Date of Award
Master of Science
Master of Agriculture
HISTORICAL SKETCH OF WALLER COUNTY, TEXAS
Waller county, is a diversified crop and livestock county in southwest Texas. Waller county also in 1950 had a population of 11,961 and was 66.9 percent rural, 33.1 percent farm rural. The population is composed of 52.9 percent Negroes and 47.1 percent White. Waller County was created and organized in 1873 from Austin and Grimes counties for Edwin Waller, a signer for Texas Declaration of Independence.
Waller county, has an altitude of 100-300 feet with an annual rainfall of 40.45 inches and an annual mean temperature of 69 degrees.
Rolling Post Oak Belt in County in North; Costal Prairies in south. Soils sandy loams and clays on uplands, alluvias in Brazos bottoms along west boundary line; some black waxy soils in central part. The major trees consist of Post oak, pine, cotton wood, live oak, sycamore, ash and elm. The oil output in 1952 was 444, 111 barrels. Other minerals found in the county are: sand, gravel, gas and brick clay.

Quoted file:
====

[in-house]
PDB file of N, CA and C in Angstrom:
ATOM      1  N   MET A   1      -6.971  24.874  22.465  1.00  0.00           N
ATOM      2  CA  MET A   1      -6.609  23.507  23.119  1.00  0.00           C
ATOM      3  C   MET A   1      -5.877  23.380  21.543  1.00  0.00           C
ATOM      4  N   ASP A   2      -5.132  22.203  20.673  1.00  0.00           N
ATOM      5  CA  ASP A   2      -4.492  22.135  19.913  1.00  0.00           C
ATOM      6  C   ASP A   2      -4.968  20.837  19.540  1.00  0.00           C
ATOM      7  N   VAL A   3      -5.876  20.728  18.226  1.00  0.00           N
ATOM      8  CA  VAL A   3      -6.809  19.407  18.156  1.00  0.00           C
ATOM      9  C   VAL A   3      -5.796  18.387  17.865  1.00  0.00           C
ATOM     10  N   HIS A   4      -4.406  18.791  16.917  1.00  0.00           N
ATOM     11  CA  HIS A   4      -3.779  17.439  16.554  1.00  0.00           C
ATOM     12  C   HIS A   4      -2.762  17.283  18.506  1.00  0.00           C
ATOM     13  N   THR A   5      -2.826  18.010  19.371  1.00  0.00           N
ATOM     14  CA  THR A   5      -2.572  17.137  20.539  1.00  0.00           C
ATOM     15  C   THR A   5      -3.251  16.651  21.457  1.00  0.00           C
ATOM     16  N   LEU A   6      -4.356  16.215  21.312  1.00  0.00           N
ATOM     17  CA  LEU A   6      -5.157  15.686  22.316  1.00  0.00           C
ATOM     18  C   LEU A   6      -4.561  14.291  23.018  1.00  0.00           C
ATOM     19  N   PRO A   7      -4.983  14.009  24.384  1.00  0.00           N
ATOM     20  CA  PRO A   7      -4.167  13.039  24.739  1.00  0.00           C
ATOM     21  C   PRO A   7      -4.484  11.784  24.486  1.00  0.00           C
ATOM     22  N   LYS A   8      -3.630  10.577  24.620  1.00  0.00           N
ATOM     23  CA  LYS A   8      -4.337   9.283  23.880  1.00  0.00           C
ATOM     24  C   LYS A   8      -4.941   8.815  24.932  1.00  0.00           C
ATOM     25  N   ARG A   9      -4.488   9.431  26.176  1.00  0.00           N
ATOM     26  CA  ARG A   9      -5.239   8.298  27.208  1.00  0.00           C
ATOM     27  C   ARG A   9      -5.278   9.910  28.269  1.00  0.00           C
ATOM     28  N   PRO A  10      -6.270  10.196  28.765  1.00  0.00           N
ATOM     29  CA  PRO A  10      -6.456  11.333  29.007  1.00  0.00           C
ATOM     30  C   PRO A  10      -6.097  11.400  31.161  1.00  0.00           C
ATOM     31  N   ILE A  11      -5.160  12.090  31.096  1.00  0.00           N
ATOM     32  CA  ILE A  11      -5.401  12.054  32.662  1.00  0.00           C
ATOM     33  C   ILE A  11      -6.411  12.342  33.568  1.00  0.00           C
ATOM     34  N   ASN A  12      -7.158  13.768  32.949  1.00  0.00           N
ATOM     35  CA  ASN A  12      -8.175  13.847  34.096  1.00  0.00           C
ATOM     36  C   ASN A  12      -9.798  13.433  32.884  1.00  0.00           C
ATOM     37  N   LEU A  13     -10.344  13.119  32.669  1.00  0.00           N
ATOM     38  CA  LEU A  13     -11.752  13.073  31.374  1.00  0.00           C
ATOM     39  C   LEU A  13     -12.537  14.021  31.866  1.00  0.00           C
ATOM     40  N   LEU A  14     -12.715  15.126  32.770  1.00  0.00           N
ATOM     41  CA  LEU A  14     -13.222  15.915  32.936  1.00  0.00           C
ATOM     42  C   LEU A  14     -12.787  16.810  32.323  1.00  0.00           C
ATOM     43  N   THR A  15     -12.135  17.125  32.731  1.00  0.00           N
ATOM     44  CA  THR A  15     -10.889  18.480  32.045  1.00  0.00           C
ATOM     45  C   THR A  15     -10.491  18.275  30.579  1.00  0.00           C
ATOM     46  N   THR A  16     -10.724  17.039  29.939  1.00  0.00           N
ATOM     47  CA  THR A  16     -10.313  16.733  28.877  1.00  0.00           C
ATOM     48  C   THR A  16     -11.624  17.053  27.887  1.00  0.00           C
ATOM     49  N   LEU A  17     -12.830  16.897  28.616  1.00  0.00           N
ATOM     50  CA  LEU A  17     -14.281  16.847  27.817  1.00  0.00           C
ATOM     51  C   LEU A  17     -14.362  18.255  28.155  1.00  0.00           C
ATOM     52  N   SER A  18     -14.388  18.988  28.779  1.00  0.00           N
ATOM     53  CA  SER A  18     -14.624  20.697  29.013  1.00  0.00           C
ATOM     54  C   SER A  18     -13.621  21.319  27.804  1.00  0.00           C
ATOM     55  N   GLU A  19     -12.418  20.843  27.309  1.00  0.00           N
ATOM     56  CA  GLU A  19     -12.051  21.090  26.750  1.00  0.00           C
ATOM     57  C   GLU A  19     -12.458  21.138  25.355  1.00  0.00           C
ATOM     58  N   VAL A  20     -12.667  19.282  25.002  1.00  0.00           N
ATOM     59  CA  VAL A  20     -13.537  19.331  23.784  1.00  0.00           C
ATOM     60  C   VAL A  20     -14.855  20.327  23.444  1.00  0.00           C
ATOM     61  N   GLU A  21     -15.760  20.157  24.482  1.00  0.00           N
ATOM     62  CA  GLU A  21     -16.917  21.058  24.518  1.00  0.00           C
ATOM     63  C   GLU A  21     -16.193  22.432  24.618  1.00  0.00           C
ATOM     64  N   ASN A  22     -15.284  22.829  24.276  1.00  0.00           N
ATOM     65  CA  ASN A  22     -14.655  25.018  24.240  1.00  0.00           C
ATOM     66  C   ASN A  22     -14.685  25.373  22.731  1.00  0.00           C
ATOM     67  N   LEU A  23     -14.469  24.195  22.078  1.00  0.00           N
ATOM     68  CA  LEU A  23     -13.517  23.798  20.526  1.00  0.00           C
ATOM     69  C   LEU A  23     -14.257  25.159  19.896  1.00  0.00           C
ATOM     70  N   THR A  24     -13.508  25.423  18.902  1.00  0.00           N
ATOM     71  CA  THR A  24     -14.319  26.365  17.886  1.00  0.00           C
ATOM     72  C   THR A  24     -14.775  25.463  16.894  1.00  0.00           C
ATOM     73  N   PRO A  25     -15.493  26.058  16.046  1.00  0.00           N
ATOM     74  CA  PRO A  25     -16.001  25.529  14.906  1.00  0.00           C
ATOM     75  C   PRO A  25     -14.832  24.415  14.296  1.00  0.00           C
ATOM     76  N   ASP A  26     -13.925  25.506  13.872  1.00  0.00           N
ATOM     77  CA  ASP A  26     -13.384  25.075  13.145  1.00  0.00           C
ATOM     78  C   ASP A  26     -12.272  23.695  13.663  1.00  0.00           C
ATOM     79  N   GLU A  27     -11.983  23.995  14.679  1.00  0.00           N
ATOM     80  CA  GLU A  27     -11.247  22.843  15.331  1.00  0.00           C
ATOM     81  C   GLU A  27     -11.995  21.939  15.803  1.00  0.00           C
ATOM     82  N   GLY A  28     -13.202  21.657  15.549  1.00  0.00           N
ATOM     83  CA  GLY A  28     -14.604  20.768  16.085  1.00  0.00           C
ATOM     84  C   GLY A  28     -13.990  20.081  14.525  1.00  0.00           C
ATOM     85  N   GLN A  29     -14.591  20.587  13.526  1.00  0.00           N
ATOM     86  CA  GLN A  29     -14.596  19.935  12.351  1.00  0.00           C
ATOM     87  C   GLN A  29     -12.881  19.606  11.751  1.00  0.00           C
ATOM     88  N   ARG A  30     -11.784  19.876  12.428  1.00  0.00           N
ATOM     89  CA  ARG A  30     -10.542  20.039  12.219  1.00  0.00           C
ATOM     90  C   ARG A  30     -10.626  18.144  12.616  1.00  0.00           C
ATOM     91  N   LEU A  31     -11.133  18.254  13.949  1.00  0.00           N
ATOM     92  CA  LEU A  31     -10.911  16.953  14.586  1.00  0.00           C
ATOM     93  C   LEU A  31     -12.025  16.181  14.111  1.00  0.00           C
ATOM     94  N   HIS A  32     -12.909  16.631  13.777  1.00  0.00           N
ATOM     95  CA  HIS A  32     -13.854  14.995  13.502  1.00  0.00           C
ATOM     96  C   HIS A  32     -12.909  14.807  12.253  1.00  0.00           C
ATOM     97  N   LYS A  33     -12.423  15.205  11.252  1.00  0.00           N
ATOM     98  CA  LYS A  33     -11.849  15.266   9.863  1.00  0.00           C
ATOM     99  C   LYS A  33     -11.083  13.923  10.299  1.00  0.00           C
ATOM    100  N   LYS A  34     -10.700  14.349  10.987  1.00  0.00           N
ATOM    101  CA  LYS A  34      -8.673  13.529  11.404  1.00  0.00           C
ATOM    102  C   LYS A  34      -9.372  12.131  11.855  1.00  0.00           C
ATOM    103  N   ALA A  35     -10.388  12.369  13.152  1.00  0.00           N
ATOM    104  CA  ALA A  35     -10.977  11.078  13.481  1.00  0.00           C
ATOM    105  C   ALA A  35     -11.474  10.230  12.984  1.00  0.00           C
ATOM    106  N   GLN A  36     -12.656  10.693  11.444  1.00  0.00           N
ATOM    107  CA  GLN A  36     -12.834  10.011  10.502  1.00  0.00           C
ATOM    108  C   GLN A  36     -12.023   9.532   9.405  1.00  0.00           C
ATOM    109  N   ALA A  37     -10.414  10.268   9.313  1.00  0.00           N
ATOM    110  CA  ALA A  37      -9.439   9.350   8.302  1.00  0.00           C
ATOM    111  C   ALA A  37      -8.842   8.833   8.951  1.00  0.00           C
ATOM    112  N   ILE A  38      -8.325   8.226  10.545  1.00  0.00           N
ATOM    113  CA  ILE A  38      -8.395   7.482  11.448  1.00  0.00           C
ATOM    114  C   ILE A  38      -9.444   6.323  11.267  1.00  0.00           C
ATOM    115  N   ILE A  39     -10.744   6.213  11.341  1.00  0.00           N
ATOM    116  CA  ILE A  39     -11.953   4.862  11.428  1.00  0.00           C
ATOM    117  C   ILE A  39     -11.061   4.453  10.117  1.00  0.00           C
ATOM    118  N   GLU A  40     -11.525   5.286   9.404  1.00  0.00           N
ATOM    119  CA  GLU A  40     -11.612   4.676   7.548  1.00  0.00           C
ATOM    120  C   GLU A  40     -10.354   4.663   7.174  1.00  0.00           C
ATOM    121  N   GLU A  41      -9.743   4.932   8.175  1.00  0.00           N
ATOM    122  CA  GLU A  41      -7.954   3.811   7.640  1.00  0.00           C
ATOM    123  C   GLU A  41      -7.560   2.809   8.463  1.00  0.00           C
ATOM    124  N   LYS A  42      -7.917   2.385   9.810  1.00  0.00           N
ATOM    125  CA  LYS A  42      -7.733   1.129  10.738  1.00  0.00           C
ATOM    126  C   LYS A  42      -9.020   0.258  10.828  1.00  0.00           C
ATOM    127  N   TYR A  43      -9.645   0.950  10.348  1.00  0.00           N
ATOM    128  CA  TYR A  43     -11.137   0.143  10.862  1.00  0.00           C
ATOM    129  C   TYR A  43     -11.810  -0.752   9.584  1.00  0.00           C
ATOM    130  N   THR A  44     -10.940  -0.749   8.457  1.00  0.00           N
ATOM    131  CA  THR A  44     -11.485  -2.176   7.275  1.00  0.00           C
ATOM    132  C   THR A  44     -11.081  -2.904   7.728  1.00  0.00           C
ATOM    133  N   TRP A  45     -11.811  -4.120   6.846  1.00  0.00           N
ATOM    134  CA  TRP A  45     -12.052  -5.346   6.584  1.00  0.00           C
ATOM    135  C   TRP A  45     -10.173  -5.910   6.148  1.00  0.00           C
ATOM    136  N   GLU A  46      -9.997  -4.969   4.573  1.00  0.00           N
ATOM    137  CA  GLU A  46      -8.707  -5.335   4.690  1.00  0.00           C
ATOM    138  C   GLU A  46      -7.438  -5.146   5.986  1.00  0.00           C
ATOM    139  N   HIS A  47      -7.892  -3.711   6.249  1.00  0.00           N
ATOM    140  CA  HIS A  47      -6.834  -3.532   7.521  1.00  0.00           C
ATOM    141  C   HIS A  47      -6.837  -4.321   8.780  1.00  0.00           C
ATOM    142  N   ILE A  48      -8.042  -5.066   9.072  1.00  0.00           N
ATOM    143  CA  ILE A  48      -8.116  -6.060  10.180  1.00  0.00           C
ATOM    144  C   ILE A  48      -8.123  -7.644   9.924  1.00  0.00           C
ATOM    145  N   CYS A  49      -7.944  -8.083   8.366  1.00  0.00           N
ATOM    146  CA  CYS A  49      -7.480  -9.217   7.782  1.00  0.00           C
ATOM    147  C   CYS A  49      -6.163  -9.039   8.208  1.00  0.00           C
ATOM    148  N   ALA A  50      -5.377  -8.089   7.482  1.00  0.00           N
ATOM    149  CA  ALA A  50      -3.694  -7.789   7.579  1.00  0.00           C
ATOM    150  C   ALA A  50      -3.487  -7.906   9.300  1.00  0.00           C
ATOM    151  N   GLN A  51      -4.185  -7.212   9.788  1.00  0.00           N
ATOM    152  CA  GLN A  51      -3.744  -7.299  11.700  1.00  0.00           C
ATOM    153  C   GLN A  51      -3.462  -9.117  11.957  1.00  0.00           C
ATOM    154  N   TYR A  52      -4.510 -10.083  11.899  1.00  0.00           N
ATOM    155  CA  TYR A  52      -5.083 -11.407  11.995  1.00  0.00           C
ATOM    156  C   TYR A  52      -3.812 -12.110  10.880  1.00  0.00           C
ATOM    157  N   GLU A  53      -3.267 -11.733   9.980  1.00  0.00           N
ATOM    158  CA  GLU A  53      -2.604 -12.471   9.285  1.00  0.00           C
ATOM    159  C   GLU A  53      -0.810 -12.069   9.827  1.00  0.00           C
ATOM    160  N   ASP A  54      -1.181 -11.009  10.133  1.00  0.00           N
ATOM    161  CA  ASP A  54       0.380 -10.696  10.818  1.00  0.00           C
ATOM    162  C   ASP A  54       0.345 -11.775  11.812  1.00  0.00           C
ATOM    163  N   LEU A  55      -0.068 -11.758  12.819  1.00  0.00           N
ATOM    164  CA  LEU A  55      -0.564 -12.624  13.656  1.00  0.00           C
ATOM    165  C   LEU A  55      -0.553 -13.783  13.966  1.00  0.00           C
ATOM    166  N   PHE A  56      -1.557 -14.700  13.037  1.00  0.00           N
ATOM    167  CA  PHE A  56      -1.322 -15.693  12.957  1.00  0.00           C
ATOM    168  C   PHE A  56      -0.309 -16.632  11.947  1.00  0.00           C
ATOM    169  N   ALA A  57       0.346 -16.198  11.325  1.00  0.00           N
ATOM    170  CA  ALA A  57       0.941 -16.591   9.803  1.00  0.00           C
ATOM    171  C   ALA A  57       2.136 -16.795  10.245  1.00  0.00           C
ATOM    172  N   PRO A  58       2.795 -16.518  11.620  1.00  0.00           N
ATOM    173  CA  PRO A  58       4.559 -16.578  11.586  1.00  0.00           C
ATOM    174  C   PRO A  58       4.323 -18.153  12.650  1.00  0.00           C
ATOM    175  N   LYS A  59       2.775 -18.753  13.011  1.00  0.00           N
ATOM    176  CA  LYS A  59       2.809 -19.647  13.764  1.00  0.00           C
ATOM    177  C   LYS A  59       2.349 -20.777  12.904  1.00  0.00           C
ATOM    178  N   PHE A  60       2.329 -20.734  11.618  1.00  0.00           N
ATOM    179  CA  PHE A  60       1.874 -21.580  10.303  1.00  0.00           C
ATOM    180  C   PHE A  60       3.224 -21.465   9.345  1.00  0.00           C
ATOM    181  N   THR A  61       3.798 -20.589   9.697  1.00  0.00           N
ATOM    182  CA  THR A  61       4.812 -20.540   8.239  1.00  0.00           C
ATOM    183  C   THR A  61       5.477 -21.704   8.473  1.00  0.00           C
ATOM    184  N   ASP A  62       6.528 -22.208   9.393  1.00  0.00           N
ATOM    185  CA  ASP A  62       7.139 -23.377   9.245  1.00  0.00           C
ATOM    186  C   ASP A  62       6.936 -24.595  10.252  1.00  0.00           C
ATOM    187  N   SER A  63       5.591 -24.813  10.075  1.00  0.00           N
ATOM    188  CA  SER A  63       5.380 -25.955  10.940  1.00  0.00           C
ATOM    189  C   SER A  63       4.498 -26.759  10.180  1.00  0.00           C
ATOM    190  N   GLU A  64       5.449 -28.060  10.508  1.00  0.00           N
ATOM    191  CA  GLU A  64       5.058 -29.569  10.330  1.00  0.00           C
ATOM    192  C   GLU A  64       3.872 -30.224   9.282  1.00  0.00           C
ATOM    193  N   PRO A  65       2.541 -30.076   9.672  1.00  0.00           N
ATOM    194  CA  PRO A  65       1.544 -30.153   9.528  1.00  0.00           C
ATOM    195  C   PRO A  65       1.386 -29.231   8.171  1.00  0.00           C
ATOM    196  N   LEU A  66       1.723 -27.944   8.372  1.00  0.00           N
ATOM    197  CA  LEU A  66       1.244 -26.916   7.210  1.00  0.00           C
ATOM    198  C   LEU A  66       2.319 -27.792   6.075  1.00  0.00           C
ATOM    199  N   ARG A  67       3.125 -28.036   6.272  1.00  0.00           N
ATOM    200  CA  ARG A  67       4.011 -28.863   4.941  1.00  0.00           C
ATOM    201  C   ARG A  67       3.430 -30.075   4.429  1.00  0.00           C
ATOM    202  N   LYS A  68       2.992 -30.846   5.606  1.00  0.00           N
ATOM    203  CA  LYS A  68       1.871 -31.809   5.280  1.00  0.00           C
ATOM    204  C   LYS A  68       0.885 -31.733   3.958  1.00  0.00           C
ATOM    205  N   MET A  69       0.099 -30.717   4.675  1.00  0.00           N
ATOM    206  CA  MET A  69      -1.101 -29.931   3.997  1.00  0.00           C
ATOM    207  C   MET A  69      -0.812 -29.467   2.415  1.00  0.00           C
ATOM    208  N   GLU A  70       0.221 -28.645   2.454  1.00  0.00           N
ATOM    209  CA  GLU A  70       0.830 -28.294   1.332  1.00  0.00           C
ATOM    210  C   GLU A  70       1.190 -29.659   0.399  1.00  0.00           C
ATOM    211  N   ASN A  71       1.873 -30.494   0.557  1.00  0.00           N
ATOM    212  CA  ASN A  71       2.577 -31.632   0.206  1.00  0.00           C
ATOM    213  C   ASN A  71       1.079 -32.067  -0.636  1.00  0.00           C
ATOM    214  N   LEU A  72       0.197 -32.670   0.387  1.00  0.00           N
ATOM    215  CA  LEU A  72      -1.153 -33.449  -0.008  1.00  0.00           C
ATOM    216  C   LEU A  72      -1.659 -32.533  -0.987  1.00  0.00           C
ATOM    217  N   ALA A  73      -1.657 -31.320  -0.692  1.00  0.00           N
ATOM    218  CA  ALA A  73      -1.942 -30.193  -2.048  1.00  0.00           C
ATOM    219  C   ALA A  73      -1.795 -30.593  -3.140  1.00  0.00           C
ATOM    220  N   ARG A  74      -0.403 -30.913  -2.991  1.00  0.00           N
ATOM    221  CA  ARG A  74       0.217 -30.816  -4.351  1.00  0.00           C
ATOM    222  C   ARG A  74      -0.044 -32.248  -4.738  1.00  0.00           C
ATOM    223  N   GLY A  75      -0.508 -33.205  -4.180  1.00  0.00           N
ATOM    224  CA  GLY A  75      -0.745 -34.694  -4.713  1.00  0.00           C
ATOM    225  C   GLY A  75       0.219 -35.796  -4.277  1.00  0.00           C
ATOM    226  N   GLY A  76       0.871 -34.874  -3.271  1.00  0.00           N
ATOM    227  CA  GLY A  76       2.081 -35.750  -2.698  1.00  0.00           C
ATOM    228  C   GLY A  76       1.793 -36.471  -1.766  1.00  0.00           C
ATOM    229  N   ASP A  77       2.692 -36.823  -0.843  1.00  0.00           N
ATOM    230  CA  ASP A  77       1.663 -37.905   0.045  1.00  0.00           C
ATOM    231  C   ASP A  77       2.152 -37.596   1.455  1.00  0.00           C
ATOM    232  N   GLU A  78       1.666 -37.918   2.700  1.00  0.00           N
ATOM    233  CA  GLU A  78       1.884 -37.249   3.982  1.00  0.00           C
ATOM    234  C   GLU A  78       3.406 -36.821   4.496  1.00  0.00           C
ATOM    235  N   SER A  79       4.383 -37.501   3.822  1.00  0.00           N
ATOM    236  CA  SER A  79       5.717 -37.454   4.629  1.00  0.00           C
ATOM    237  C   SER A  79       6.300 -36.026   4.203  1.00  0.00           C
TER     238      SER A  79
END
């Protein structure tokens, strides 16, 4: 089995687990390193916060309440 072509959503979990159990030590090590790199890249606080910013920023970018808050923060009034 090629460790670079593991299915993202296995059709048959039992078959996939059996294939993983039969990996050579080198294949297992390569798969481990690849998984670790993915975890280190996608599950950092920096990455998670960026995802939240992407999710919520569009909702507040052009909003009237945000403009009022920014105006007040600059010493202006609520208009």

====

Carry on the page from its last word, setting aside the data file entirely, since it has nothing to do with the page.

J. M. Coruthers
C. H. Pool
C. H. Pool
Prairie View Agricultural And Mechanical College
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Date of Digitization
John B Coleman Library
City of Publication
Green, P. J. (1955). An Economic Study Of Fifty Negro Farmers Of Waller County, Texas. Retrieved from https://digitalcommons.pvamu.edu/pvamu-theses/1336